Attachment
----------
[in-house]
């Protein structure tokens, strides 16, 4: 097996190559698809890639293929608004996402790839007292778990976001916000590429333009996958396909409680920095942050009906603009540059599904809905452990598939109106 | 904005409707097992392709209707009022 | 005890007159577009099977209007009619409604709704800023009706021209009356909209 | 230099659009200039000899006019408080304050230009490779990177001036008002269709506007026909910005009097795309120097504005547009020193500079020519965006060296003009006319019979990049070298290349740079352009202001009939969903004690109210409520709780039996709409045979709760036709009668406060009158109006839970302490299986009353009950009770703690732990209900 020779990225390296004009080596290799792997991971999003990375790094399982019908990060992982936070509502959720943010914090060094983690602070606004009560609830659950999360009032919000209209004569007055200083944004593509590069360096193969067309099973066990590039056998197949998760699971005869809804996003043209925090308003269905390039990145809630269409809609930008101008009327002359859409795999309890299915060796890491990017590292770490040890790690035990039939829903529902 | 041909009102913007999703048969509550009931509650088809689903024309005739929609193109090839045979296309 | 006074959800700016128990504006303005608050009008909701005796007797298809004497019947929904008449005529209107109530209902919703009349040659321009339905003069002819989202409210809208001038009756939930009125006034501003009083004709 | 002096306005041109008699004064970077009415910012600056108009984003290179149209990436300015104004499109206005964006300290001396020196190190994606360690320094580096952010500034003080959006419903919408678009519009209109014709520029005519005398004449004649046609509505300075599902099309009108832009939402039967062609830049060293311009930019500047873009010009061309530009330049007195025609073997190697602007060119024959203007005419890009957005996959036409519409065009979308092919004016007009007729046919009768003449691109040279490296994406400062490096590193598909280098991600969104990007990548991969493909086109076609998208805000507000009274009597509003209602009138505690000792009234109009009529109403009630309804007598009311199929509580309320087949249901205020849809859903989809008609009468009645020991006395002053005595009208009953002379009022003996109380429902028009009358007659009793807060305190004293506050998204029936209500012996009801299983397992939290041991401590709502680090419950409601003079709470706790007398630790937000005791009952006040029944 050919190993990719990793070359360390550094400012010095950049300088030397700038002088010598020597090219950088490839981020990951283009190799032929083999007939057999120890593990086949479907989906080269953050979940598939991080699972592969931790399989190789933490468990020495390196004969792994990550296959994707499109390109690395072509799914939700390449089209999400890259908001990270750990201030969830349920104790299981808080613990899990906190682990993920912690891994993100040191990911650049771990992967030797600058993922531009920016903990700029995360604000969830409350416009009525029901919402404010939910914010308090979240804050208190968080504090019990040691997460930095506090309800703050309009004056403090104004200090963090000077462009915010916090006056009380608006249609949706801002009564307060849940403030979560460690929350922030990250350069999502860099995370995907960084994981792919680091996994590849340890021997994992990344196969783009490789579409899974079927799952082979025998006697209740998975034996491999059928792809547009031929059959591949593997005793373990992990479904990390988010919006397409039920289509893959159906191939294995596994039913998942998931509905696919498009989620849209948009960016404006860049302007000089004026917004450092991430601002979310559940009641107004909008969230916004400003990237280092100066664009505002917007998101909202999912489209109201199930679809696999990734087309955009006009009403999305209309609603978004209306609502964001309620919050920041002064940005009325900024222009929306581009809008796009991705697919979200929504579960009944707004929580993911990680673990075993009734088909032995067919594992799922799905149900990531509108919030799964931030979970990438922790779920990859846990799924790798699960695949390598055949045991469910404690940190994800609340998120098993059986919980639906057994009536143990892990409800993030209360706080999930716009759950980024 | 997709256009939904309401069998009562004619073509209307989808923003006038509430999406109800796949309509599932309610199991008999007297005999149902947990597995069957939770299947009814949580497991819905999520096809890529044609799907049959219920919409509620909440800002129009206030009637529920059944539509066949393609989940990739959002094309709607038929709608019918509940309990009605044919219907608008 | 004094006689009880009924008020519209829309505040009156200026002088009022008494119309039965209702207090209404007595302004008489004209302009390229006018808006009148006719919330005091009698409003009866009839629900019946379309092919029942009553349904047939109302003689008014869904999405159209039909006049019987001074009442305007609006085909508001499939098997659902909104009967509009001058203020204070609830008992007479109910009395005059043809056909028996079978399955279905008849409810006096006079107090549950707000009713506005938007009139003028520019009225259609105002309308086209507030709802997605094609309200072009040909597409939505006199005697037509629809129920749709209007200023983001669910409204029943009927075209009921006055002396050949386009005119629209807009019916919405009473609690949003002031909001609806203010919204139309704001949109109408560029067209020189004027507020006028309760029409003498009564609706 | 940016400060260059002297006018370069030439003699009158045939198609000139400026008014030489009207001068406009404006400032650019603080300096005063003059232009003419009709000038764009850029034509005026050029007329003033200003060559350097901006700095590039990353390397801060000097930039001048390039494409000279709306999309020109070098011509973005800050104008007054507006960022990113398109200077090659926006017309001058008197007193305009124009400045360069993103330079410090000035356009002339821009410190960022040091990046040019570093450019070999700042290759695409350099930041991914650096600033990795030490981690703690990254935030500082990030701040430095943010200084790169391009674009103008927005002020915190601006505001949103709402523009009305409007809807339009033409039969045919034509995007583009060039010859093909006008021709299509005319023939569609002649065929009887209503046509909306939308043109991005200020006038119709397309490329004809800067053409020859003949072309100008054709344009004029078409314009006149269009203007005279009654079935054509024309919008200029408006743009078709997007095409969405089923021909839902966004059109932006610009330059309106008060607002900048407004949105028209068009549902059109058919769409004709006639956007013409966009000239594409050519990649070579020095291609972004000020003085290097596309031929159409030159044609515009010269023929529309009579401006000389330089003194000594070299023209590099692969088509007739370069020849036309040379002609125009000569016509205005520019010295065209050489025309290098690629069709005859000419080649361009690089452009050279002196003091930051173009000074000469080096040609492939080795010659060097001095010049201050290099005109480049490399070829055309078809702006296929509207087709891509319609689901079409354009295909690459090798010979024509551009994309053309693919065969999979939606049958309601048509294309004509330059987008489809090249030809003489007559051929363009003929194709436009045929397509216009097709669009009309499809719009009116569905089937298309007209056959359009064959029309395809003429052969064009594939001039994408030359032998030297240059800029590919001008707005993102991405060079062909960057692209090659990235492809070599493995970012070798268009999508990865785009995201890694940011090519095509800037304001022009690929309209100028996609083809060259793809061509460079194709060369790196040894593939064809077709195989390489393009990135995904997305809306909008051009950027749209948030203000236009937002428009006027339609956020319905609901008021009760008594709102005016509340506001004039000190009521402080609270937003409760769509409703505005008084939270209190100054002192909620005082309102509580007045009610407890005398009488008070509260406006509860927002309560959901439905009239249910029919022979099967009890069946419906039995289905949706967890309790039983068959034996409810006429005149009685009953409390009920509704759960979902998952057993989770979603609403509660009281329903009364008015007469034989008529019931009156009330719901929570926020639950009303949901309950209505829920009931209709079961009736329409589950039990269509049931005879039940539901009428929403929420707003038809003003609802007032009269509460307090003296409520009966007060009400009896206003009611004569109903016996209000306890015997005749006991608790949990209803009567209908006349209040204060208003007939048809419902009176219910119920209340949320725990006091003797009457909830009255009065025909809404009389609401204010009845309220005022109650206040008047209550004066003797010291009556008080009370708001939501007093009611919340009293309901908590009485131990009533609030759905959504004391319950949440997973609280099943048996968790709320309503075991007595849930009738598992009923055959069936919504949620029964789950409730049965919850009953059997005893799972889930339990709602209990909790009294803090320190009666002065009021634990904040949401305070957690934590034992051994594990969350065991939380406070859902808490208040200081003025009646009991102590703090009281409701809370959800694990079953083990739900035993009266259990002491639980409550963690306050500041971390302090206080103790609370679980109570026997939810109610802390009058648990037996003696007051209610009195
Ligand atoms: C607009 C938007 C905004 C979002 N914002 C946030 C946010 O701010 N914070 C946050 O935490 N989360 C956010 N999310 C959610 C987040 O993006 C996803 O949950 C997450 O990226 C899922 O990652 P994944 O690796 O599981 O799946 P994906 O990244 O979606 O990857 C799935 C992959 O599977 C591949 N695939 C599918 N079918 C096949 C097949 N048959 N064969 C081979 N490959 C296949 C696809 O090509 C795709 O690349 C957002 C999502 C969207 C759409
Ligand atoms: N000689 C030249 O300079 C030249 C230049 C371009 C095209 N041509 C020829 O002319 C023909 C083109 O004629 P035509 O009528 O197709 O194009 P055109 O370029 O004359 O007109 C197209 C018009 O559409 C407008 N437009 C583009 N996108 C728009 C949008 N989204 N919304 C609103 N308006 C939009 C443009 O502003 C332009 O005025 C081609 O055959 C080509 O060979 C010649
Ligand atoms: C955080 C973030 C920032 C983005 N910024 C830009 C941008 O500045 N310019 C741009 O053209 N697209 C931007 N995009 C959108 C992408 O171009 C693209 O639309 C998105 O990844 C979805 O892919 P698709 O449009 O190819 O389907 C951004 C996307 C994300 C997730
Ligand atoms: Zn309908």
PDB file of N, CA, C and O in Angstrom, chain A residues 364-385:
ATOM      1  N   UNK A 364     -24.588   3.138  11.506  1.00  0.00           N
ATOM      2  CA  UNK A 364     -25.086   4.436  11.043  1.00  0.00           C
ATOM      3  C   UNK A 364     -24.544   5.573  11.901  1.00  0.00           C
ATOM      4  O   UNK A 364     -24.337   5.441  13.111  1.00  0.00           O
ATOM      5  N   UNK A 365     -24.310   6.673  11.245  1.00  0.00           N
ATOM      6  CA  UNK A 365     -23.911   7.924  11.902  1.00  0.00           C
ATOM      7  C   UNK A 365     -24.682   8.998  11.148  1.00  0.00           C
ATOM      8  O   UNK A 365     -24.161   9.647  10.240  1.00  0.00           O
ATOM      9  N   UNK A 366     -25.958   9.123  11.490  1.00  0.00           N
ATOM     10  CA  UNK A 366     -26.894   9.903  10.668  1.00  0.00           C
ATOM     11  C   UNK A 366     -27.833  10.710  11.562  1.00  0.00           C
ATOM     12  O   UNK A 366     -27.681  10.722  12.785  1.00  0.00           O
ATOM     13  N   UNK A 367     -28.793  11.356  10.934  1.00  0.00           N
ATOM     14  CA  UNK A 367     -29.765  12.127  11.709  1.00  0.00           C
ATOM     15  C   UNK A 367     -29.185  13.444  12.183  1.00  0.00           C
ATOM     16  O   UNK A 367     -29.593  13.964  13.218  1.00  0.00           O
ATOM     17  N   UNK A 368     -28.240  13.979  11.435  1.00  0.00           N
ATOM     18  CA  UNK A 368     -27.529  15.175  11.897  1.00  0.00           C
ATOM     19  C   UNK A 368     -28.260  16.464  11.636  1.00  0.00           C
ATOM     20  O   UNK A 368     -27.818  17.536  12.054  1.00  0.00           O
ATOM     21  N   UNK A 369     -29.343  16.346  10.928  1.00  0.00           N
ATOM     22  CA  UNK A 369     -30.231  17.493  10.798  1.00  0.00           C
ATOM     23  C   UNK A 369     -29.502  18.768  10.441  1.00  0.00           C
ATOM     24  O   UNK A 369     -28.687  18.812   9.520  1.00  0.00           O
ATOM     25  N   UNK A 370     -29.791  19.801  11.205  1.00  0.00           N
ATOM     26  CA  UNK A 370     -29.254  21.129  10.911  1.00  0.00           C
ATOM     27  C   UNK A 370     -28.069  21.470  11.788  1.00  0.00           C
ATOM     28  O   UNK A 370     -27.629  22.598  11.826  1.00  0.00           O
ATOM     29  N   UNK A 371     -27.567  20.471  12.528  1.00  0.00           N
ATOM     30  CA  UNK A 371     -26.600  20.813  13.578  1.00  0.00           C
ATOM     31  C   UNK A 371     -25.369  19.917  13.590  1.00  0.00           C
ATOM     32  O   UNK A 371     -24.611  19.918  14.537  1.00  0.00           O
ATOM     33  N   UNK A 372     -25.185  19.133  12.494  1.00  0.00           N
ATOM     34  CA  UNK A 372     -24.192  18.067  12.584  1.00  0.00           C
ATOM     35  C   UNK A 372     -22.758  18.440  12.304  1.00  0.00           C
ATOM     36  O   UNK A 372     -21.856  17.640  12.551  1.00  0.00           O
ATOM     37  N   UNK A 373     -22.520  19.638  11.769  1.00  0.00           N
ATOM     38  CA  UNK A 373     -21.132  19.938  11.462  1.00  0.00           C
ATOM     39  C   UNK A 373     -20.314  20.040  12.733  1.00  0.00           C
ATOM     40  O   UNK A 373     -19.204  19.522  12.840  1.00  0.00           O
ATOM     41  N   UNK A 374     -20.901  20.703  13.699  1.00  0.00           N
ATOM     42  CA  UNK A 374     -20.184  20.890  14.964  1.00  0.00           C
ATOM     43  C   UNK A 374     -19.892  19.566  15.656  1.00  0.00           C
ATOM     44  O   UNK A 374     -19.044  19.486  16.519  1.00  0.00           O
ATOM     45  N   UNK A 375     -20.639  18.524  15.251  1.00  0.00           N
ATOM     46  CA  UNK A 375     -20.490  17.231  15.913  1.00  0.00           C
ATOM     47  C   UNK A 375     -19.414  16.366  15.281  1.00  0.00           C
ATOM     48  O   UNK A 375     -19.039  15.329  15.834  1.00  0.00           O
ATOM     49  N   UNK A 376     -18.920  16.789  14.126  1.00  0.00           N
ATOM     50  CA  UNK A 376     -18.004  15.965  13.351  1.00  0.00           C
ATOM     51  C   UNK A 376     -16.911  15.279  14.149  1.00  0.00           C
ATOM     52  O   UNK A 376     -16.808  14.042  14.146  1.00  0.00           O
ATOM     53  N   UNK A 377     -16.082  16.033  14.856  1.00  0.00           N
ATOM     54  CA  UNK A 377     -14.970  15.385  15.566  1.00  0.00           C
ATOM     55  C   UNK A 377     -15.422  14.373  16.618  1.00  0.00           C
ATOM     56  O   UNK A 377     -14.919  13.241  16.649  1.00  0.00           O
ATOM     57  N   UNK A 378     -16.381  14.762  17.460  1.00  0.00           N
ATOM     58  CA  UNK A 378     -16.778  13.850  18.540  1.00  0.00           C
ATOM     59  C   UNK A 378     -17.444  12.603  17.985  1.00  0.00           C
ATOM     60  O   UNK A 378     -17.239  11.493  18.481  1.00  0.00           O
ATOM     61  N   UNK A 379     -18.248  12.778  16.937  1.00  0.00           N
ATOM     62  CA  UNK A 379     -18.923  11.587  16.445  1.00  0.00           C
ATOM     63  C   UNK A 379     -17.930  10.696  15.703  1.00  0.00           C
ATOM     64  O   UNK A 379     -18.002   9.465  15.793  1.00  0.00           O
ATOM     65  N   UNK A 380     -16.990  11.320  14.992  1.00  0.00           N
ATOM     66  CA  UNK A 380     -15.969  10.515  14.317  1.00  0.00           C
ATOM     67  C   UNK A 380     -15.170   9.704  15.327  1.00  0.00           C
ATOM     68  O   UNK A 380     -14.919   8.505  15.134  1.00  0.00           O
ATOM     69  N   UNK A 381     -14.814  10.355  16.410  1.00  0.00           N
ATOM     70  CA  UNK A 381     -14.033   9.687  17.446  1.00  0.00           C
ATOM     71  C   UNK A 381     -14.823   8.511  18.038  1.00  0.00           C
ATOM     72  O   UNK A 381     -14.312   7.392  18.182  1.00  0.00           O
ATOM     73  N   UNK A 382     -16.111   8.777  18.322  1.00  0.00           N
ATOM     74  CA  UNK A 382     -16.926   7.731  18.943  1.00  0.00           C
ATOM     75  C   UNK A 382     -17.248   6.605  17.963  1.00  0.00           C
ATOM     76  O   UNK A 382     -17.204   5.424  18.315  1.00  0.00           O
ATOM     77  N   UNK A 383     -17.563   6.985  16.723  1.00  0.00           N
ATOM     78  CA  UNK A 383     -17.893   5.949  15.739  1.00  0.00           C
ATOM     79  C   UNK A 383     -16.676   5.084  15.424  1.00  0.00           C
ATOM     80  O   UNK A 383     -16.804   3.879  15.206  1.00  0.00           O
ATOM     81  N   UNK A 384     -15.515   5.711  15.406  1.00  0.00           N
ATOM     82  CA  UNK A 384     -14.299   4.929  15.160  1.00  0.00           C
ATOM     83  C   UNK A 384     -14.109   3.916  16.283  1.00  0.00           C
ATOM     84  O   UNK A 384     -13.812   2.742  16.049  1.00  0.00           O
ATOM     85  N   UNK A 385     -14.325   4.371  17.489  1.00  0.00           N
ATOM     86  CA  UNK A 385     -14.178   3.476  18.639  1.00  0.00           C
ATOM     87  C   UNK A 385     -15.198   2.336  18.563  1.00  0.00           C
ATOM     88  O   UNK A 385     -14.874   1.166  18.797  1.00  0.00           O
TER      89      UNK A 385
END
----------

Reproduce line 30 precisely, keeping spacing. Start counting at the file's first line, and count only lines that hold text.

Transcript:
ATOM     23  C   UNK A 369     -29.502  18.768  10.441  1.00  0.00           C